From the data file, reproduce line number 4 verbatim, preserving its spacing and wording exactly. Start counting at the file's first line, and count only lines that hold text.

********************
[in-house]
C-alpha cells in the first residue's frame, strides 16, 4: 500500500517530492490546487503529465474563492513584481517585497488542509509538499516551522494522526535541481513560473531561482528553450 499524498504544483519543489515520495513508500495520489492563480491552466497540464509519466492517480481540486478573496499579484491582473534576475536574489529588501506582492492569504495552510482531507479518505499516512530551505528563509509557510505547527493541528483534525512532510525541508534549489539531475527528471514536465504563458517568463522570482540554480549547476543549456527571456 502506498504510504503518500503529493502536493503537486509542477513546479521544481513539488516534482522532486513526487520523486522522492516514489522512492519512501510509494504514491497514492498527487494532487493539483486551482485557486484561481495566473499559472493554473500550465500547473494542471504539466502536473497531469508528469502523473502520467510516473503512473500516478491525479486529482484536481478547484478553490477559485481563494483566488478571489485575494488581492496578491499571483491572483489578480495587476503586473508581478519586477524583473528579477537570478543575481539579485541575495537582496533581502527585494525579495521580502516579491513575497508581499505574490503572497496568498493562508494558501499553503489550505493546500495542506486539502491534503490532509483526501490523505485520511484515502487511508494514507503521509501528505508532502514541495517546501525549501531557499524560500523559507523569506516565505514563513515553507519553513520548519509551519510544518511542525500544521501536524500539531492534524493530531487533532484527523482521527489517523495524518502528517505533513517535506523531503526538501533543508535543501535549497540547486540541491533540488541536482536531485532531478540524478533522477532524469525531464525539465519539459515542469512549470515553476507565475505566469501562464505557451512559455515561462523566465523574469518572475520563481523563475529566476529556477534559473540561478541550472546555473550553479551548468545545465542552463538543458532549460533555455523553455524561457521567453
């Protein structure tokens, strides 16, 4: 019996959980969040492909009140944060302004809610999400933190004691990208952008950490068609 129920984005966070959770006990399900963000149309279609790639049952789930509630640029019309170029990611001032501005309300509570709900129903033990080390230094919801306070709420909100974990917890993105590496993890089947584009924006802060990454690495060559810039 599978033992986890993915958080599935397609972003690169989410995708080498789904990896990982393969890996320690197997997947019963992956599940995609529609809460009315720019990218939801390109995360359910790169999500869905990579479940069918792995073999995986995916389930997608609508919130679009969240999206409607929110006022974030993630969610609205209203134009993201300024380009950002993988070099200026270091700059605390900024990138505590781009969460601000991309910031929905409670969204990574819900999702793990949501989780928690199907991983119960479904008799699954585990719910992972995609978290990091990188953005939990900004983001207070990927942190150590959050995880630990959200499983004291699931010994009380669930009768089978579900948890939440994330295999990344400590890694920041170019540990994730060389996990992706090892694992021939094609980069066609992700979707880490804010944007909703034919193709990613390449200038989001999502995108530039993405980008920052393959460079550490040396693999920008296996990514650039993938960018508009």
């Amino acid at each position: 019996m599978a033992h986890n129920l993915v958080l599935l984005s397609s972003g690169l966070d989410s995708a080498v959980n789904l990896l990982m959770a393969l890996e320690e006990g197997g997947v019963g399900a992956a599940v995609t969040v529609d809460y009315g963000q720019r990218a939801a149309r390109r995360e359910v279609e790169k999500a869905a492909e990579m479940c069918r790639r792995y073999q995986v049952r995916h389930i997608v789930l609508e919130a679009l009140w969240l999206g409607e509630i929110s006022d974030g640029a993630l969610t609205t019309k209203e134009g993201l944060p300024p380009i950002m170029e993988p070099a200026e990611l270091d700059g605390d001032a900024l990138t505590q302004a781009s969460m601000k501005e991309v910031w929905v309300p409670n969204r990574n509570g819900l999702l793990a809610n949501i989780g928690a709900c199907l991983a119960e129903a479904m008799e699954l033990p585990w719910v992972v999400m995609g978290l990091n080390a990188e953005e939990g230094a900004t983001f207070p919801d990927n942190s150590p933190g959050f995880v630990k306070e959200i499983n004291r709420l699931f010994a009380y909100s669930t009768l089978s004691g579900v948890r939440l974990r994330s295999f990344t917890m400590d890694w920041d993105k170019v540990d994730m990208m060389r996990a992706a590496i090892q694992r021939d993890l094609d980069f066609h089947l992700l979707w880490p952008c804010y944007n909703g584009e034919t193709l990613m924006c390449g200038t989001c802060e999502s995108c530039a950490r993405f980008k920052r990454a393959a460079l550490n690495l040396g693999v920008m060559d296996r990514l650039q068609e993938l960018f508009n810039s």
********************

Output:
């Amino acid at each position: 019996m599978a033992h986890n129920l993915v958080l599935l984005s397609s972003g690169l966070d989410s995708a080498v959980n789904l990896l990982m959770a393969l890996e320690e006990g197997g997947v019963g399900a992956a599940v995609t969040v529609d809460y009315g963000q720019r990218a939801a149309r390109r995360e359910v279609e790169k999500a869905a492909e990579m479940c069918r790639r792995y073999q995986v049952r995916h389930i997608v789930l609508e919130a679009l009140w969240l999206g409607e509630i929110s006022d974030g640029a993630l969610t609205t019309k209203e134009g993201l944060p300024p380009i950002m170029e993988p070099a200026e990611l270091d700059g605390d001032a900024l990138t505590q302004a781009s969460m601000k501005e991309v910031w929905v309300p409670n969204r990574n509570g819900l999702l793990a809610n949501i989780g928690a709900c199907l991983a119960e129903a479904m008799e699954l033990p585990w719910v992972v999400m995609g978290l990091n080390a990188e953005e939990g230094a900004t983001f207070p919801d990927n942190s150590p933190g959050f995880v630990k306070e959200i499983n004291r709420l699931f010994a009380y909100s669930t009768l089978s004691g579900v948890r939440l974990r994330s295999f990344t917890m400590d890694w920041d993105k170019v540990d994730m990208m060389r996990a992706a590496i090892q694992r021939d993890l094609d980069f066609h089947l992700l979707w880490p952008c804010y944007n909703g584009e034919t193709l990613m924006c390449g200038t989001c802060e999502s995108c530039a950490r993405f980008k920052r990454a393959a460079l550490n690495l040396g693999v920008m060559d296996r990514l650039q068609e993938l960018f508009n810039s």